And I think furthermore, I think a lot of folks are, you know, from a kind of patient and consumer standpoint, a little reluctant to go to a care setting. Just, it seems like that’s where sick people might be, and so maybe you try to figure your way through it on your own a little bit more than you have in the past. And so, the thing that we're monitoring and looking at now is both the financial health of the health systems as well as this really being a catalyst for a bit more consumerization in the health care space. So, where I may have gone to the doctor to get a lab test, I may now search to see if there’s a mail order version and I'll just pay out of pocket because I don’t want to maybe take on that risk.
Christina Noren: Let’s get more into the software shop you run. So, with the sort of slowdown in demand in March and the concentration of demand on particular categories of customers in April and May and now looking at this consumerization, has that driven any change in your, in what features you're choosing to invest in and/or how you're running your software development or running the service?
James Lloyd: Yeah, yeah. So, I think there’s a few kind of industry specific or vertical specific components that we've added in. So, before—I'll say before 2020, the typical interaction across our platform was a software vendor who was connecting to a large health system. And then, in reaction to a lot of what was going on and in supporting our customer base, we've grown into supporting a lot more connectivity to state and local registries. So, there’s all sorts of kinda CDC and government run registries to help with tracking outbreaks and tracking results.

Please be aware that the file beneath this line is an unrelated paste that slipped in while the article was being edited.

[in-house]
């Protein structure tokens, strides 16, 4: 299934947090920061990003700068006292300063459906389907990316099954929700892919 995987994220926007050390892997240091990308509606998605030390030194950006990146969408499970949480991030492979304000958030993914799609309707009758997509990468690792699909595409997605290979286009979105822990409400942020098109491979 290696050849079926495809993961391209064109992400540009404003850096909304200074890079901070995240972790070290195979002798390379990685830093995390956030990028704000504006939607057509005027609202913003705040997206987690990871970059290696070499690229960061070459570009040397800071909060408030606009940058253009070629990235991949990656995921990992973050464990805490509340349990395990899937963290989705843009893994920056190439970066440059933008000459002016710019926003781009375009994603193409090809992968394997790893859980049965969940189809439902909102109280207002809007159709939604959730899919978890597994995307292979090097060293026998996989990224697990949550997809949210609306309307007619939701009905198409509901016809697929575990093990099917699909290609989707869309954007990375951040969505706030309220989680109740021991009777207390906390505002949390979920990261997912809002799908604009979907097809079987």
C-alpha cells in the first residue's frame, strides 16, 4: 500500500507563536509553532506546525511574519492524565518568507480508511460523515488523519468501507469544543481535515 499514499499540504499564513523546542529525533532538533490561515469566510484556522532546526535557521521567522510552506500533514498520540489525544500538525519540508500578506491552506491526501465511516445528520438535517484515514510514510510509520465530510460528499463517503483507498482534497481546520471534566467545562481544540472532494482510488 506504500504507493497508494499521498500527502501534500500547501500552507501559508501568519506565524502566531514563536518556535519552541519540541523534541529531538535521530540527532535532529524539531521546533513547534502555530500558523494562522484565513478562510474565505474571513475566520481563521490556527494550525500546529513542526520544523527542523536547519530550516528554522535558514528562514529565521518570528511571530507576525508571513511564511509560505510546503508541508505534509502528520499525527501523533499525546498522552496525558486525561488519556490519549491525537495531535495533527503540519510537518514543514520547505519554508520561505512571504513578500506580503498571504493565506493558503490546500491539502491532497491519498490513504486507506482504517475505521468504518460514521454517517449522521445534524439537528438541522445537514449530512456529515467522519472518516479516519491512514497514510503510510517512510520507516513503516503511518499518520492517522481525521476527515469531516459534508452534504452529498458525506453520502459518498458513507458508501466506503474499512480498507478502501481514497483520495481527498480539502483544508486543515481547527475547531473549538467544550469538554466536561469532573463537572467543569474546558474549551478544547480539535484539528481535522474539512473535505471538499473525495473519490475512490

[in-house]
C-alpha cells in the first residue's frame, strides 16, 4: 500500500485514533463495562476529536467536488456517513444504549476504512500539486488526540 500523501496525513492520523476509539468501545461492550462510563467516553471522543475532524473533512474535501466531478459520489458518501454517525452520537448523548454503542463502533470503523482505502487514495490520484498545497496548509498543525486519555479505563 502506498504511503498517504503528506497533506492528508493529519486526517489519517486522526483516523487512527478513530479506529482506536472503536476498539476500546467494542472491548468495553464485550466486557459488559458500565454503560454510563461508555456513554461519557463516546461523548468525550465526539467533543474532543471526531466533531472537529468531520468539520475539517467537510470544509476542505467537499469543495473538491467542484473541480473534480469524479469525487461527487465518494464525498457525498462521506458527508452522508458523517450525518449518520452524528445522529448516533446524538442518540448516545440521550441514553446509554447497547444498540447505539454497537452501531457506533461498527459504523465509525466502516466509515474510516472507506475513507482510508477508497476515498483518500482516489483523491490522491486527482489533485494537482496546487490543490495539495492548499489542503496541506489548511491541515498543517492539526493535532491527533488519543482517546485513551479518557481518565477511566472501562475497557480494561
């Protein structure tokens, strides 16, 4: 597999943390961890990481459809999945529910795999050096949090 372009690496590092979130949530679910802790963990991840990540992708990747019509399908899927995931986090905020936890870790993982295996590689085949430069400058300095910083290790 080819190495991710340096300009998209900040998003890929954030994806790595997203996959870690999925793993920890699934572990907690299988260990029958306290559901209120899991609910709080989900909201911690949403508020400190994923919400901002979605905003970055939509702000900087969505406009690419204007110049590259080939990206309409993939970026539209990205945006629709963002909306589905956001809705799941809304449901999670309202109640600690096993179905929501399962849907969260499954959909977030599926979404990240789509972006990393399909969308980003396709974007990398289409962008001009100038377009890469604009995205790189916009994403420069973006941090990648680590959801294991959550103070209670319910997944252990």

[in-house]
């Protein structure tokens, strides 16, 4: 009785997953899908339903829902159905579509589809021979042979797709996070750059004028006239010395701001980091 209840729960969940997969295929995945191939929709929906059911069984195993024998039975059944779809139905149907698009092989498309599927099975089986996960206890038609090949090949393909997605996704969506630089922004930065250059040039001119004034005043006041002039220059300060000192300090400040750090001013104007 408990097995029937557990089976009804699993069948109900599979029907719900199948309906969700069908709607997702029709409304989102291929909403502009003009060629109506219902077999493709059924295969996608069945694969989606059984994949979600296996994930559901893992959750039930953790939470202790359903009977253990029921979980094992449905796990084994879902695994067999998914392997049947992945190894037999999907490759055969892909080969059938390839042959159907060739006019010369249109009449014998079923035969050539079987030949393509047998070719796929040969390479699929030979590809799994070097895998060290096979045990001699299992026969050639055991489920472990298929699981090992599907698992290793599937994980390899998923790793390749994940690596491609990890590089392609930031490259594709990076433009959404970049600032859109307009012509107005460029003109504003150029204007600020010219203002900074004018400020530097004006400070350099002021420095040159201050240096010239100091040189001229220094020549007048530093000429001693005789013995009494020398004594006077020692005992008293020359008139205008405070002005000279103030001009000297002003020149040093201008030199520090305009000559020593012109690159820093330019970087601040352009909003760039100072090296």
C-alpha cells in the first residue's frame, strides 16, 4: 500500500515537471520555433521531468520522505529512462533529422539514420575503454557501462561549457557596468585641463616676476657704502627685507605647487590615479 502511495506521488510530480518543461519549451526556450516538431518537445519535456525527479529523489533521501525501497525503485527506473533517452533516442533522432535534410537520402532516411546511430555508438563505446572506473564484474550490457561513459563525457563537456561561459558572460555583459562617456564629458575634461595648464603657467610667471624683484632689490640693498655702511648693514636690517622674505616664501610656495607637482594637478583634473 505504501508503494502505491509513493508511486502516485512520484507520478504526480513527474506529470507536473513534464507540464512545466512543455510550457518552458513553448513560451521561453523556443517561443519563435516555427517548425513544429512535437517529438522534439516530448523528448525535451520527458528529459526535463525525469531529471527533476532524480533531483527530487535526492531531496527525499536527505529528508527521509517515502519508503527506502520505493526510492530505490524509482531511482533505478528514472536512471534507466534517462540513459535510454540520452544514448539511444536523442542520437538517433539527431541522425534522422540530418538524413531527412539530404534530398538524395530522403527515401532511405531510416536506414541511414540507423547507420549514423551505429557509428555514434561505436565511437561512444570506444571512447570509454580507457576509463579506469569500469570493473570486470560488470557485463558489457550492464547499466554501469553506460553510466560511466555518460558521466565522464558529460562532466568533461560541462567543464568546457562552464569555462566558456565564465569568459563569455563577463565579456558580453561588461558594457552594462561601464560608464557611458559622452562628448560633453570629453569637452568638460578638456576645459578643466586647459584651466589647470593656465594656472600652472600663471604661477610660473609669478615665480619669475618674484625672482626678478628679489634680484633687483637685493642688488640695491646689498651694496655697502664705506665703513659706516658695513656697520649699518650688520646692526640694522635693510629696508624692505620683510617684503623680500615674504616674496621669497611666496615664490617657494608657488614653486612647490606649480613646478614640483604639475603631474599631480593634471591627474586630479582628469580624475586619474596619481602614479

And so, we have a—we basically built a standard way to connect to all those state and local systems. And maybe this is not a big surprise, but government kinda registry type software is not the most modern thing to integrate with. So, we're providing an API in front of what ends up on the backend being some fairly clunky SFTP type stuff and fairly bespoke to each state as well. So, really allowing a lot of these diagnostic companies and COVID testing companies to be able to report to the states, all 50 states in under a month where that might have been a year-long project for their team, otherwise. So, that’s definitely shifted for us.
As a company, we've been distributed, so a remote first kinda company since we started. So, in terms of our operations, not a ton has changed other than now many of our folks have kids at home and other kinds of stressors on their lives just like everybody else does that we're dealing with. But in terms of kind of major shifts to our operations, not a ton has really changed for us.
Christina Noren: Yeah. We're hearing that from a lot of folks. And, you know, we're the same. At CloudBees, we have people in 17 plus countries and 16 or 17 U.S. states and we've been remote first, although we had a few people that were attached to offices. But we are finding that distracted distributed asynchronous remote work is different than your spouse and your kids are gone all day and you're just, you know, and your home is your office.